On my way to Ljubljana from Spittal, I made one of those major train errors which have always seemed to happen to other people, but not to me. In my excitement to board the train that would take me to see my family, I failed to realize that not all cars on this train were headed to Ljubljana. Only after I had settled comfortably in my compartment, window seat overlooking the green Drava river to my right, did I notice the paper which read: SPITTAL-VILLACH-KLAGENFURT-WIEN. Uhh, wait a minute. I was traveling southeast to reach Ljubljana, but Klagenfurt is almost directly north of Ljubljana, and Vienna is way northeast of Klagenfurt. Shoot. I walked my way back down several cars (leaving my heavy backpack behind), climbing over luggage left in the aisles, until I reached a car with LJUBLJANA printed on its timetable. It was quite a ways back. Great. I would just need to return to the front car, grab my backpack, then find a new seat in this car.
Except everyone was now leaving their seats and compartments and clogging to aisles to disembark in Villach, which was quickly approaching. I clambered past, trying to make it back to my original car. I did not want to be stuck in a different part of the train when the cars separated and went in their respective directions from the train station! Luckily, I reached my car in time, grabbed my backpack, jumped off the train and ran to the Slovenia-bound car in time to get a seat before the detached trains started moving. Travel is a humbling experience.
I was excited to see my mother’s cousin Majda and her daughter Katja waiting for me at the train station in Ljubljana. (Katja joked to me that they just had to look for the tallest person getting off the train in order to find me!) It was amazing to see the sheer number of backpackers getting off the train. I have not been to Slovenia in six years, and the majority of the time that I have spent here was in 2000-2001, before Slovenia adopted the Euro and before it became a major tourist destination. I braced myself to see some huge changes when I went into the city.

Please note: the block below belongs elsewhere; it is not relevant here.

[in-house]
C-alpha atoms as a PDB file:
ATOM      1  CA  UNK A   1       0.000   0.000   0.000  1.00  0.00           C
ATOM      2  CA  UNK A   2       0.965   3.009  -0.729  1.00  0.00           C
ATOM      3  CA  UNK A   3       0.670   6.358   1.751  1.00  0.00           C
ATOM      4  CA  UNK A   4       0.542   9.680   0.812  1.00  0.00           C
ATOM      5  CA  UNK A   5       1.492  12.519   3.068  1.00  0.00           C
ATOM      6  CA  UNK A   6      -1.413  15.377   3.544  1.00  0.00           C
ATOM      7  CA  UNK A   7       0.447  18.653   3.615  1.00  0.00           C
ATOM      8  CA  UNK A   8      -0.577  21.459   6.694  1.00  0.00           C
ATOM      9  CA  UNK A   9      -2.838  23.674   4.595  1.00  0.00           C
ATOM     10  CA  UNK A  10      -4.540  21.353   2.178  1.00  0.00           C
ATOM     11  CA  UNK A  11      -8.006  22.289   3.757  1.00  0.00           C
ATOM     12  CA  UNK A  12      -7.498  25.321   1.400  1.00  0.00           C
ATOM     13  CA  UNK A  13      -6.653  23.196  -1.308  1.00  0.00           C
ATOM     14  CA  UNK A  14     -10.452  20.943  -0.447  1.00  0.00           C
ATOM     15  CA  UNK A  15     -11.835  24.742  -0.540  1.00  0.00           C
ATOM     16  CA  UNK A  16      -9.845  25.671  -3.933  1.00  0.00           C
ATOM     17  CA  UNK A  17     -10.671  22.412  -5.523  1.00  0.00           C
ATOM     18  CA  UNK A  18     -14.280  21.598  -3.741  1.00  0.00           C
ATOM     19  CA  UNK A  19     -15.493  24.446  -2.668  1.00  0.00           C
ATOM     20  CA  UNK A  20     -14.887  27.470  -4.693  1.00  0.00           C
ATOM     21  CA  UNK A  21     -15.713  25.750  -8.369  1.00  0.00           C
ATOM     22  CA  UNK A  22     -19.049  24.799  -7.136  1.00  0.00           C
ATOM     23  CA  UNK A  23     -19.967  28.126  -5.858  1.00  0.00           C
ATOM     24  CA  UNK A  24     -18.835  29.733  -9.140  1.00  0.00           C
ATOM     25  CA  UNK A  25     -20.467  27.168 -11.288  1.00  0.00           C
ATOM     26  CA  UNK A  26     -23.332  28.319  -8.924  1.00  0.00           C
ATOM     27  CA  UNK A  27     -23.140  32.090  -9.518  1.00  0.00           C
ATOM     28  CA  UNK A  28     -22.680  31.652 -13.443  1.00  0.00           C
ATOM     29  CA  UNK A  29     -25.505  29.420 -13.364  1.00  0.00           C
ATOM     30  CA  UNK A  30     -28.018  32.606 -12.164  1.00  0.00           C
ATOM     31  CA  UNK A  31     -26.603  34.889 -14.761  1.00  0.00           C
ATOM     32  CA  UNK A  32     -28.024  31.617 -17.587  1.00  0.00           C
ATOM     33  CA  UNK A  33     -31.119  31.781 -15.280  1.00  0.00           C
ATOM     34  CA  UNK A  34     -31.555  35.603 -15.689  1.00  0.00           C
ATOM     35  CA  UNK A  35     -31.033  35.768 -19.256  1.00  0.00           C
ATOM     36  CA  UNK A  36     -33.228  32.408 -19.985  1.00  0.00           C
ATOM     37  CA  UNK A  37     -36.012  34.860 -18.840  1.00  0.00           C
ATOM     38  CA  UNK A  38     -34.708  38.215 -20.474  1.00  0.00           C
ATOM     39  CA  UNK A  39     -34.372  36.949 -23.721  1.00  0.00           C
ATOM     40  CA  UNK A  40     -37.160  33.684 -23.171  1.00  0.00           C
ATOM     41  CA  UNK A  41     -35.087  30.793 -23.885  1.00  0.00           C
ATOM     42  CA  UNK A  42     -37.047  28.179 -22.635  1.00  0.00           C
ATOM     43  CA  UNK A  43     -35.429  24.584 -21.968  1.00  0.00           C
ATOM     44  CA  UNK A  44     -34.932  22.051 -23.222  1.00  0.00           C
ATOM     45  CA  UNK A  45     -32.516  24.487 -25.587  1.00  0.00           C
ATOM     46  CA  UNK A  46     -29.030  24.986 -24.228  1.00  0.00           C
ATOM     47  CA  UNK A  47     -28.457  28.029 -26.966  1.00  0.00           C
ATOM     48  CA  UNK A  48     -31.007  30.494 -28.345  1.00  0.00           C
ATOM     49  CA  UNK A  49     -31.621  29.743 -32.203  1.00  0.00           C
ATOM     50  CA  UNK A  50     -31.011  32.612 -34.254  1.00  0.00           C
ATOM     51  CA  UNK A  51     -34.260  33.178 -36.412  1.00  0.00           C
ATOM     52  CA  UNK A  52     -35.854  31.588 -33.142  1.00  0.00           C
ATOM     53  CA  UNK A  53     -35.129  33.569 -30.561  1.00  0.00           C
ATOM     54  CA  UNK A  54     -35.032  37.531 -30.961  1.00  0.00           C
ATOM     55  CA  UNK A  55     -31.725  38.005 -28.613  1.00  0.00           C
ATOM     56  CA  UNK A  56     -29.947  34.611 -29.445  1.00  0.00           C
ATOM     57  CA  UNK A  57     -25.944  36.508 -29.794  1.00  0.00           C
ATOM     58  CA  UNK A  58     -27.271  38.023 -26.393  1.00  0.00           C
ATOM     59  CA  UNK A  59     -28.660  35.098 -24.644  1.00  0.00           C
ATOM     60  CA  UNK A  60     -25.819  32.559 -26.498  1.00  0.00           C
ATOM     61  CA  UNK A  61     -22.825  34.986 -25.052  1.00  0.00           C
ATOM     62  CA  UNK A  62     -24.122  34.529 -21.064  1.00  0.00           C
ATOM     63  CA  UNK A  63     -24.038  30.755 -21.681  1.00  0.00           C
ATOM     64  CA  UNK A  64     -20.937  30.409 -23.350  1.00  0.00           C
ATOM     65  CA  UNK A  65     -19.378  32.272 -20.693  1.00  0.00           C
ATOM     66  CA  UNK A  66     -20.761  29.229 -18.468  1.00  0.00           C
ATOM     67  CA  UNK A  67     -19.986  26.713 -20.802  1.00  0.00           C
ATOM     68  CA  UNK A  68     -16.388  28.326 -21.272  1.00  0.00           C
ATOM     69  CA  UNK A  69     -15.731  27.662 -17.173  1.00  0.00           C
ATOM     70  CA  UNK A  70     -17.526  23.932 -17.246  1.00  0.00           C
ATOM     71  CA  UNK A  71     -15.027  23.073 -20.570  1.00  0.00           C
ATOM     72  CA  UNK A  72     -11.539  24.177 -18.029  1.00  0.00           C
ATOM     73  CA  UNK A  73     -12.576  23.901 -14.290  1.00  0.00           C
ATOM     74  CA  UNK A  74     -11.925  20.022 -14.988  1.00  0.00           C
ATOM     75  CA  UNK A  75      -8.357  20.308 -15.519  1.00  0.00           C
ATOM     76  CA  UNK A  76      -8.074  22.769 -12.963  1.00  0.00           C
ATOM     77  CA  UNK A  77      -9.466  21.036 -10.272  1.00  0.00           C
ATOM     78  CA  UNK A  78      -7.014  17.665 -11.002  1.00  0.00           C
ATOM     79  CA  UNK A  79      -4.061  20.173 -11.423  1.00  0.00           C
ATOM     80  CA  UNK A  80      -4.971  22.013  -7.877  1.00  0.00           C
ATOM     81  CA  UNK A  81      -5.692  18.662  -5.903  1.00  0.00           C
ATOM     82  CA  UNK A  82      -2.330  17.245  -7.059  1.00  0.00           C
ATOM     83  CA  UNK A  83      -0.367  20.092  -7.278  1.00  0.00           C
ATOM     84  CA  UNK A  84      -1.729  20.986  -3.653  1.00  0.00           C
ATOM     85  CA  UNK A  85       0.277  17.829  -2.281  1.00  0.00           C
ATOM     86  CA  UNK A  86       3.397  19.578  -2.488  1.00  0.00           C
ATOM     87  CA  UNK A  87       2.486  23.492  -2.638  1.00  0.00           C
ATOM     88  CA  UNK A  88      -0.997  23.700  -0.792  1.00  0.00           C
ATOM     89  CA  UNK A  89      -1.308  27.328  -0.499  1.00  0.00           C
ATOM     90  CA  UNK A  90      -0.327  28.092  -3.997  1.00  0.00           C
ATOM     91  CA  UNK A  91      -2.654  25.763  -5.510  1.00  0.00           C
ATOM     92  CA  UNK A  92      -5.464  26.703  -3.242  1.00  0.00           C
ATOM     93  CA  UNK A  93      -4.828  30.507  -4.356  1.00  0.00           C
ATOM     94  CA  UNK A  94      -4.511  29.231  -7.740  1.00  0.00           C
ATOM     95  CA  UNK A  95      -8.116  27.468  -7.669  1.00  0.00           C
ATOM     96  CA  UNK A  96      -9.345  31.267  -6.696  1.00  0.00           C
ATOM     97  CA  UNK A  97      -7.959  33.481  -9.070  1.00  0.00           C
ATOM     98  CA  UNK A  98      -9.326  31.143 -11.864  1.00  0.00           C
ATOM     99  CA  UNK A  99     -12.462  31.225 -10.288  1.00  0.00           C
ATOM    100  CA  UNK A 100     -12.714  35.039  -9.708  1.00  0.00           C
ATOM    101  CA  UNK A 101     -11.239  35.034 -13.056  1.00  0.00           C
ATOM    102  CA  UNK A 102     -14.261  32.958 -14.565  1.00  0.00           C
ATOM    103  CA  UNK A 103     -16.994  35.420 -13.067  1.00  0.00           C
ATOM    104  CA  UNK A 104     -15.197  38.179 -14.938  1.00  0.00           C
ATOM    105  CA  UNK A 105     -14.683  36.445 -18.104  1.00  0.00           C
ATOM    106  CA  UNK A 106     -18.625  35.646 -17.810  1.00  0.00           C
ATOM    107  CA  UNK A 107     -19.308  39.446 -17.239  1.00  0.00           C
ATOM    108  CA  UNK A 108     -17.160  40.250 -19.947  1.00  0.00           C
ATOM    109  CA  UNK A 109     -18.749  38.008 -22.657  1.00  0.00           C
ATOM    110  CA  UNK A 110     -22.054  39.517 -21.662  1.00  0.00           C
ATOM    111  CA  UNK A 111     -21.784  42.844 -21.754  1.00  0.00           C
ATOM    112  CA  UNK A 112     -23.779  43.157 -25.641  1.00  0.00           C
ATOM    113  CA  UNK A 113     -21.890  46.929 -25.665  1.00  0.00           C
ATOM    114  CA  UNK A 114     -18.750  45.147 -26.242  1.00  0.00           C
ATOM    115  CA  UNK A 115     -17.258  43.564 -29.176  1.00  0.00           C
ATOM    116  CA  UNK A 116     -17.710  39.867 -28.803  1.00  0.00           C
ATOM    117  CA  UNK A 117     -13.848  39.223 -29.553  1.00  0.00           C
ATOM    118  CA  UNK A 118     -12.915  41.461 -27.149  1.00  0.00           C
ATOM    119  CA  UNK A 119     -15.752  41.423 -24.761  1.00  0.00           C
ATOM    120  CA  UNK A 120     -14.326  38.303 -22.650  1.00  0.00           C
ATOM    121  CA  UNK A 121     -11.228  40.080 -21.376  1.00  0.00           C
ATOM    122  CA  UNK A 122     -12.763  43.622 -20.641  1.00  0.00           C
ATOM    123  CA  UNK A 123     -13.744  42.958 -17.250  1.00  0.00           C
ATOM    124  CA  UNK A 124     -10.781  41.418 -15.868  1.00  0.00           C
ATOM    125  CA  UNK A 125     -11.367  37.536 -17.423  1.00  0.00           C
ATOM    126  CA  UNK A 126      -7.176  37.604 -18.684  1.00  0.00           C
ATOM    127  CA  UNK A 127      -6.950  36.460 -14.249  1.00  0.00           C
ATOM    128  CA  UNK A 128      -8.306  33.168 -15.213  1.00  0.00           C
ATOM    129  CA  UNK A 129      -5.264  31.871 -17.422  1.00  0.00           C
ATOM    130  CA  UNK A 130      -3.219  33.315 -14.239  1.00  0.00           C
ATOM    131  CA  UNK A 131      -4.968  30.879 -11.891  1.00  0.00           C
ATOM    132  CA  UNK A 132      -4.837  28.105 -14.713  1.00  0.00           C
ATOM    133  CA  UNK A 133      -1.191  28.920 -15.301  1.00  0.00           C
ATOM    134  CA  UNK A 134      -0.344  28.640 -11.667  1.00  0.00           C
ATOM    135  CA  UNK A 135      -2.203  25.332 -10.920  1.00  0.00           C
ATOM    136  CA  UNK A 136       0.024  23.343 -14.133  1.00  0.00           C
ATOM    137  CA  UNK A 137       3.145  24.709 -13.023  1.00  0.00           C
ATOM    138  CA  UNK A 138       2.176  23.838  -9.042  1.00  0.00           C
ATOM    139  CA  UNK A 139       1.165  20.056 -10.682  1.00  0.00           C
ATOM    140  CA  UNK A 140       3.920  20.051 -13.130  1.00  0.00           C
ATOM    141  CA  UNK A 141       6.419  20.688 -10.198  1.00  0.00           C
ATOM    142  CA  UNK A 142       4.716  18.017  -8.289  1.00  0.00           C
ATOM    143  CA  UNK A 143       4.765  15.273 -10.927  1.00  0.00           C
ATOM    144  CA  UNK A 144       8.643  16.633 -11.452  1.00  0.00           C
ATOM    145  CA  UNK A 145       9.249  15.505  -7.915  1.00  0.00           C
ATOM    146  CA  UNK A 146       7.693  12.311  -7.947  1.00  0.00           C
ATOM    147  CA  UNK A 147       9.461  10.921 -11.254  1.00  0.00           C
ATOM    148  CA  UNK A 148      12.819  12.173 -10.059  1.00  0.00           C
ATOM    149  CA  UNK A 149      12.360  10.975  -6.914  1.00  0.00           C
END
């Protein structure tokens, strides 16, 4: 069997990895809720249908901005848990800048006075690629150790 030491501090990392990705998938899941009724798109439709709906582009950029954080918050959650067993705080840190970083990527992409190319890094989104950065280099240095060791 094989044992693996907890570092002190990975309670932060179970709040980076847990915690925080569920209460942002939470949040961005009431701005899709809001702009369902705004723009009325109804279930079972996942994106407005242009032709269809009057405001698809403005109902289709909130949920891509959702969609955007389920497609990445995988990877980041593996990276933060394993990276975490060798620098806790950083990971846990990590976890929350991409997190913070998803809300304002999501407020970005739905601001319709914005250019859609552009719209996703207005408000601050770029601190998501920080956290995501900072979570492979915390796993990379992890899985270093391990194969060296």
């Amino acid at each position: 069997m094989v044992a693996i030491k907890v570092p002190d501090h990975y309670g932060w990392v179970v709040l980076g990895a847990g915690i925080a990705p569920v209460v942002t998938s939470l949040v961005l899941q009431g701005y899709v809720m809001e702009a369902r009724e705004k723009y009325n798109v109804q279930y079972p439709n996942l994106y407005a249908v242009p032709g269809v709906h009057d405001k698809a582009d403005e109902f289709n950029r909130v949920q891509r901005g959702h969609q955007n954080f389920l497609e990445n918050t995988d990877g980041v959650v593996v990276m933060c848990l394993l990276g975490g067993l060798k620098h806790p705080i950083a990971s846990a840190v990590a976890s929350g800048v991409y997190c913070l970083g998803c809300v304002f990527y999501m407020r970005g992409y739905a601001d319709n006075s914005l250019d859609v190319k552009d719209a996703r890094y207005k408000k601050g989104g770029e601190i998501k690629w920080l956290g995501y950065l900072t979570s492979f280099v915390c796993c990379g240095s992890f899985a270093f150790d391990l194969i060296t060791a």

Back at the house, my mother’s cousin Anka and Majda’s husband, Rudi, welcomed me back and got me settled into my usual sleeping quarters: Katja’s old bedroom just off the landing of the staircase. The tiny room has tall wooden cabinets, paintings covering the walls, and a huge bookshelf built into the wall over the twin bed. This is where I have stayed every time I have come to visit, and it feels like home. I was so happy to be back.
The night before school started, I went into the center (of Ljubljana) with my “cousins” Katja and Suzi. We parked in the underground parking lot beneath Zvezda Park where Katja works and saw the town on foot. The bus lines have COMPLETELY changed since I was a student at summer school here, and streets that were once full of traffic have now been pedestrianized. The banks of the Ljubljanica River have always been lined with cafes, but now those cafes stretch farther than ever before to an area where steps and footpaths have been built along the river. I wistfully thought, “Man, 21-year-old Becky would have loved this!”
For the next two weeks, I would be taking Slovenian language classes at the Faculty of Arts. (More on this in another post). My typical plan was to take the bus to and from school, arriving back home in time for lunch, the main meal of the day. Majda and Anka cook fantastic meals (mostly using vegetables from their huge garden out back), so I definitely never went hungry. I was, however, concerned about my waistline when most of my favorite dishes were potato-based! Mmmm, so delicious.
Katja informed me that shortly before my visit, the cat gave birth to five kittens in the garage. I would visit them almost every day (if mama cat would allow me).
I was able to visit with my mother’s father’s side of the family, too. We went for a lunchtime visit one afternoon (with more delicious food!). My mom’s cousins Helena and Anka (yes, lots of Ankas here) also took us for dessert at the cafe at the top of the nebotičnik, or skyscraper, downtown.
There are so many people from my home town of Cleveland that are now living back in Slovenia. I got to visit my friend Monika and her husband and meet their little daughter Ema, who has inherited Dad’s musical talent.
A friend of my family, Mark, has opened a burrito restaurant in Ljubljana. My mom joined me and one of my classmates for lunch there after my last day of school. Check out Burrito Loco if you happen to be in Ljubljana. Good stuff, Mark!
Other friends of my family, Nande and Meta, now spend half the year living in Florida and the other half of the year in Slovenia. Majda, my mother, and I visited them at their house in the hills overlooking Ljubljana. I looooove their house (and the view doesn’t hurt either!) It was so good to see them again.
In between all these fun visits, I *did* have to get some studying done. More on than in my next post.